7. In a skillet, heat about a tsp of ghee (Just enough ghee to wet the skillet) Place the mini-cutlets in the skillet, and cook on low heat until crispy on the outside. As I do not use much ghee in the skillet initially, I like to brush the cutlets with a little ghee on the outside during the cooking process. This helps to give a nice golden color.
  8. Serve with coriander chutney or a coriander-mint chutney (click here for recipe) or chilli sauce.

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Notes:

  • The green chillies are an absolute must in this, if serving for adults. Adjust to your tolerance. I skipped it when I made it for V.
  • I added Teesi which made it healthier obviously. If you do not want to make Teesi, you can replace it with a tsp of roasted coriander powder and 1/8 tsp of chilli powder instead. The flavour will be different but good, nevertheless.
  • I used Vietnamese sweet potatoes to make this, as it is readily available here. The Vietnamese sweet potatoes have less moisture than many other varieties. I found it easy to shape and pan fry.

2013-08-14

Teesi – Indian Spiced Flax seeds Powder

Summer. A season not many appreciate or look forward to. Especially if it is anything like the summer one experiences in many parts of India. I, on the other hand, have a different story to tell.

For as far back as I can remember, I always looked forward to summer. The heat didn’t dampen my spirits. The train journey to my grandparents home, the love of mangoes and lychees, the day and night fun with cousins, the self-declared little or no studying just made it my favorite season of the year!

Every summer vacation started with a long train journey to visit my grandparents. A journey where getting the window seat was of utmost importance, almost like my life in the next 24 hours depended on it. Well, it almost was. With a constant gaze outside the window at surroundings that kept changing every kilometer or less, I soaked in the countryside of India. A journey where I could peek into the daily lives of many, often left wondering what their story was… Where little children played fearlessly beside the train tracks.. Where hawkers that came every few minutes made the journey seem worthwhile.

Mom always prepared meals for the train, so we never got to eat the meals sold onboard. I wasn’t too happy about it then. It was not until recently that I ate the meals served on the train. The verdict: A deep appreciation of my Mom’s efforts in preparing food for the entire family!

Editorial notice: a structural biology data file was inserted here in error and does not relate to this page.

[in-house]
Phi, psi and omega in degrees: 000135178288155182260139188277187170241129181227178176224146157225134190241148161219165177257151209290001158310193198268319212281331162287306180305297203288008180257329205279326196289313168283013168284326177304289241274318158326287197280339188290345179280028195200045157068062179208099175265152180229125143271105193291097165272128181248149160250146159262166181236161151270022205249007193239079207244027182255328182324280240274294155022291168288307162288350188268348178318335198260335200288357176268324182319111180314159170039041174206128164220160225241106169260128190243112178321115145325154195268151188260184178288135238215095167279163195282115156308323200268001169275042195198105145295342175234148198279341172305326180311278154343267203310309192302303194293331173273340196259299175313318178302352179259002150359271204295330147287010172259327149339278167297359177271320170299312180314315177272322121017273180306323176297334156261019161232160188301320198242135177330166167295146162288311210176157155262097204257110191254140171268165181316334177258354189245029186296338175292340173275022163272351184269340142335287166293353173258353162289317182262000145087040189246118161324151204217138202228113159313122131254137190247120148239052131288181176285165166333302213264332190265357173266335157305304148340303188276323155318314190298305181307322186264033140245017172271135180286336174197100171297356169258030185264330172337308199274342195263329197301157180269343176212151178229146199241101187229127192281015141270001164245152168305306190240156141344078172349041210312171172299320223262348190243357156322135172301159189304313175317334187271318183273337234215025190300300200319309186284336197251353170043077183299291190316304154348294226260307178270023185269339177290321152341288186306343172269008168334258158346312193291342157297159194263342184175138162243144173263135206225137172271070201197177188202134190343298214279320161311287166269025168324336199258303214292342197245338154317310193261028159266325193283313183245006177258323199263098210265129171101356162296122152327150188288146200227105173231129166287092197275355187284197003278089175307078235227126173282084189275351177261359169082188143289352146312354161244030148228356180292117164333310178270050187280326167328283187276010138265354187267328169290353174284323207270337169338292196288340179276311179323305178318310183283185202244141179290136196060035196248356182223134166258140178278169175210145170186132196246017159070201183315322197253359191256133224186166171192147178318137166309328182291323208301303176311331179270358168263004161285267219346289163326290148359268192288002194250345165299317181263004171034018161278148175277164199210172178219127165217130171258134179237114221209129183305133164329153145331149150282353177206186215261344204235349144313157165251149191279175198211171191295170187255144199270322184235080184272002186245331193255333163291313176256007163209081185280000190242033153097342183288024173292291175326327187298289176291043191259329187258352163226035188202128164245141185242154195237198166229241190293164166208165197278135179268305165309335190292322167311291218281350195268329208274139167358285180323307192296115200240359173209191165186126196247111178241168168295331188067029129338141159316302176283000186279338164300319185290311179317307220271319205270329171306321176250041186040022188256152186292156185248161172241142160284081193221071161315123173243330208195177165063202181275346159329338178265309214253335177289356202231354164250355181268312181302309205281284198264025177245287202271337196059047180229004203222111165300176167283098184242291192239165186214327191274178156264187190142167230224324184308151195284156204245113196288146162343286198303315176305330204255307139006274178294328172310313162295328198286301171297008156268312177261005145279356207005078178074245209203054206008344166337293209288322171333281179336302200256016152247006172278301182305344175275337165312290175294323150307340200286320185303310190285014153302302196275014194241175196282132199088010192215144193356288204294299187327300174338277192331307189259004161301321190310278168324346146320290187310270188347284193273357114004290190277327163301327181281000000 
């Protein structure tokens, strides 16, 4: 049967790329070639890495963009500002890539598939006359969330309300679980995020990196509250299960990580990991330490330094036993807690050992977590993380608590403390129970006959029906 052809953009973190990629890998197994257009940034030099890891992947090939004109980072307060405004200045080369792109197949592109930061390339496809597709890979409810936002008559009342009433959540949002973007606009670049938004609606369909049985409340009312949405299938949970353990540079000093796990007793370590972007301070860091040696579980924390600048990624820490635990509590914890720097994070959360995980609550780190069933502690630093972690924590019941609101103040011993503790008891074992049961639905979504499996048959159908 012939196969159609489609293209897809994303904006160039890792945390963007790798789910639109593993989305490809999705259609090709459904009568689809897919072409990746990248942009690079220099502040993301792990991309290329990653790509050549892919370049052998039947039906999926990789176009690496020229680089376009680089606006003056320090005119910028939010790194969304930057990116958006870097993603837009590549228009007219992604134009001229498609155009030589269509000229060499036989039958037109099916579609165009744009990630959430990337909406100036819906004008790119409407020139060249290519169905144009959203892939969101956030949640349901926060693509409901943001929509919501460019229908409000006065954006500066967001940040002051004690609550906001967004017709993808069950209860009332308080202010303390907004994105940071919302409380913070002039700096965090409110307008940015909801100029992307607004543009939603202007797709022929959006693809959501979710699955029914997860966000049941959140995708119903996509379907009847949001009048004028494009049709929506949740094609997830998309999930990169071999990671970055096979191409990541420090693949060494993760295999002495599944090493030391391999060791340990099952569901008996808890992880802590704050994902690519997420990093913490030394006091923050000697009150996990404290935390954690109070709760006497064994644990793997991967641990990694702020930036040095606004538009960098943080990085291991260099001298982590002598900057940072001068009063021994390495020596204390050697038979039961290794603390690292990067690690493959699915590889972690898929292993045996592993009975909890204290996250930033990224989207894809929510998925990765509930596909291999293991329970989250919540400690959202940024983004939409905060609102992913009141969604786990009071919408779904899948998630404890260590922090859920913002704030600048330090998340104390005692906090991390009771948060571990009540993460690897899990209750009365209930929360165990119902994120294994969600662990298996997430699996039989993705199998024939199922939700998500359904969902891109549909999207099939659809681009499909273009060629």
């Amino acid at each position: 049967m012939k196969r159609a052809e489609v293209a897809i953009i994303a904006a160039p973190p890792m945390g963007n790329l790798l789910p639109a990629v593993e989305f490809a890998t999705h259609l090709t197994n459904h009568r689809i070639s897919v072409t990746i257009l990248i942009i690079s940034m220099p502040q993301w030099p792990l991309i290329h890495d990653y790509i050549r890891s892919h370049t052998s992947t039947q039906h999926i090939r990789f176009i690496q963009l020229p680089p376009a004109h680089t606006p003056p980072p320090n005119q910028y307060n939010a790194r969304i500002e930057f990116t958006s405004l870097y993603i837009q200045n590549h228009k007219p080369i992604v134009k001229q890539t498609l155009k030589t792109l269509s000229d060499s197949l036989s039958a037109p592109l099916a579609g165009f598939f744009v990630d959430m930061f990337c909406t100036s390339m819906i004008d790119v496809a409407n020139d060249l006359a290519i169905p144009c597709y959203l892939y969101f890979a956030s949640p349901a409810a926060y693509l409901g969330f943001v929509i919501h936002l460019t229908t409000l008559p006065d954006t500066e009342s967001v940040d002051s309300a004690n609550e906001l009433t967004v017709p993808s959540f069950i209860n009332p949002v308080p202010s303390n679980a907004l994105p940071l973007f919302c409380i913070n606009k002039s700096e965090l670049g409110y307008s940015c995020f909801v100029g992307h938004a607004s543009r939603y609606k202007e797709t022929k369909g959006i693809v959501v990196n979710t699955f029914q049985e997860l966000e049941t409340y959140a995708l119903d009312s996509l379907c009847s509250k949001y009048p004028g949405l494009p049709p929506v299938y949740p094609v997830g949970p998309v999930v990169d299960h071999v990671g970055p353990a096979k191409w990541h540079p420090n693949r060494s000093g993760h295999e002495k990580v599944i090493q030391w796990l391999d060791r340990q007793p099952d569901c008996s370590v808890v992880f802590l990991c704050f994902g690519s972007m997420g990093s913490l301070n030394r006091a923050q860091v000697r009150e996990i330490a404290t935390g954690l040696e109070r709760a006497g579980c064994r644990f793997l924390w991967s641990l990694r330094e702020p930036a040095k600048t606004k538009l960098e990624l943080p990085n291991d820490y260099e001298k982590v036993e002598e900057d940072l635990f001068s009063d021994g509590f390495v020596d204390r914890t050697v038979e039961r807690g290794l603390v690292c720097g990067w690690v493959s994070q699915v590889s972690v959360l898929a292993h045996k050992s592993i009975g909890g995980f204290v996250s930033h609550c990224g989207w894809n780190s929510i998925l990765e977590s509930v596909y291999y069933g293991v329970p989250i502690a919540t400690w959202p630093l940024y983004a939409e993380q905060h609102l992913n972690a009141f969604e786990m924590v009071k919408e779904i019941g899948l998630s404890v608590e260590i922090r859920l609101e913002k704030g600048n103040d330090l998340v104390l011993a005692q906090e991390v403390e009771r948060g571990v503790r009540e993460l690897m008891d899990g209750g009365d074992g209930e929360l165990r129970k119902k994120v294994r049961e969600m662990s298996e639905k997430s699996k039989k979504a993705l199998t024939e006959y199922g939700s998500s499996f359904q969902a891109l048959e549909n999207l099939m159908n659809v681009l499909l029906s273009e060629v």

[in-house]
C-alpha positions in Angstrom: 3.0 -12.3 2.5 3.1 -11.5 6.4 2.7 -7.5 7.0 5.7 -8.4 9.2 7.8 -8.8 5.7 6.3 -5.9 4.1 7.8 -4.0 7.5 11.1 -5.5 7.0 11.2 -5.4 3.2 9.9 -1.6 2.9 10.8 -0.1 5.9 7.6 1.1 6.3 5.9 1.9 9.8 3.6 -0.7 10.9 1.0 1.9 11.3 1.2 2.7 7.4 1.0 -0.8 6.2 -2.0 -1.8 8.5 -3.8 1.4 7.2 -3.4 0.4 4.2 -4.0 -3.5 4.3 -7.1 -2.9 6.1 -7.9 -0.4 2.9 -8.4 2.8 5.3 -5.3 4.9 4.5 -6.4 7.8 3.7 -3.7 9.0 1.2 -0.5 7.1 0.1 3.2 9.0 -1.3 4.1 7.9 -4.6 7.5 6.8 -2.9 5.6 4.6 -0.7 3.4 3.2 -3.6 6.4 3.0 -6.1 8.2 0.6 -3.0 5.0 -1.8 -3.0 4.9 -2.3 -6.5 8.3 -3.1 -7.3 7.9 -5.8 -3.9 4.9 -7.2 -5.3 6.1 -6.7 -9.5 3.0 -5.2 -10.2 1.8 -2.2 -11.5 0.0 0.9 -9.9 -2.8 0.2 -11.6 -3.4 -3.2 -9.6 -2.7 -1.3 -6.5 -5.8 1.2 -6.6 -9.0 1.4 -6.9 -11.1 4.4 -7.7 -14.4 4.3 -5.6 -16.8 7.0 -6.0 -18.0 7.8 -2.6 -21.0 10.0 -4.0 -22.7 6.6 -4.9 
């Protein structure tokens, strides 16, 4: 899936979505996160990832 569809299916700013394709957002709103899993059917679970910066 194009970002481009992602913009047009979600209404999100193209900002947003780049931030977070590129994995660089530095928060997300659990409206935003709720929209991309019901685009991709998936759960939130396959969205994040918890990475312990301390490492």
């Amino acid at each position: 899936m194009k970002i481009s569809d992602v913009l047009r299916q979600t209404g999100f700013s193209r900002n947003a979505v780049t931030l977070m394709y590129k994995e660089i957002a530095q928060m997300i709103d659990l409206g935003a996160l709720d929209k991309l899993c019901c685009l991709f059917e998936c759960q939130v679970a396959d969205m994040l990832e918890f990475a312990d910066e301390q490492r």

Summer vacation was synonymous to abundance of mangoes followed by lychees, all from my grandparents’ orchard. We would get boxes (or petis as they are called in the local dialect) of mangoes and lychees as they came in season – sheer bliss!

Apart from the freshest seasonal produce, we were privileged to have some of the best home cooked meals. My grandmother (or Mai as we called her) was one of the best cooks I have ever known. Her cooking philosophy involved using different types of spices but in the right balance. Every spice in her spice box came with a purpose and it was through the magic in her fingers that she would use them in the right place and the right proportion to transform something extremely simple to exemplary.

One of my favorite things that Mai prepared was “Teesi”. Teesi is traditionally had in Bihar. It is prepared by dry-roasting brown flax seeds together with some spices and stored as a powder. It is usually prepared and stored in airtight bottles to prevent moisture from coming in. We always packed Teesi on the way back home and enjoyed it for the next 2-3 months.


Indian Spiced Flaxseed Powder or Teesi
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To Print this recipe, click here.

Ingredients:

Flax seeds: 1 cup
Dried bay leaves: 3 small
Dry red chillies: 4 (Use more if you like)
Coriander seeds: 2 tablespoons
Salt: 1/3 tsp (adjust to taste)

How I Did it:

Heat a pan. On slow heat, Dry roast each of the ingredients above (except salt) separately. The ingredients should be roasted separately as the roasting time for each ingredient varies. In order to avoid any burning, make sure you stir continuously during the roasting process.

Flax seeds when done start to sputter. Be careful and make sure the heat is slow and the flax seeds don’t get burnt.

Once all the ingredients are roasted, allow them to cool.

When the ingredients have cooled off, combine all the ingredients together with the salt and dry grind it to a coarse powder using the dry grinder / miller attachment of your food processor.

Store in an air tight jar at room temperature. Teesi is usually had as a condiment with your regular meal or added to natural yoghurt (dahi) to make it more flavorful. You can simply add it to your regular Dal and Rice for adding flavor to an otherwise regular meal. The usual serving of Teesi is about 2 tablespoons. Having said that, food is a personal experience and has to be had in the way that one enjoys it. So, go on and enjoy this simple, healthy and flavorful condiment in the way you like it.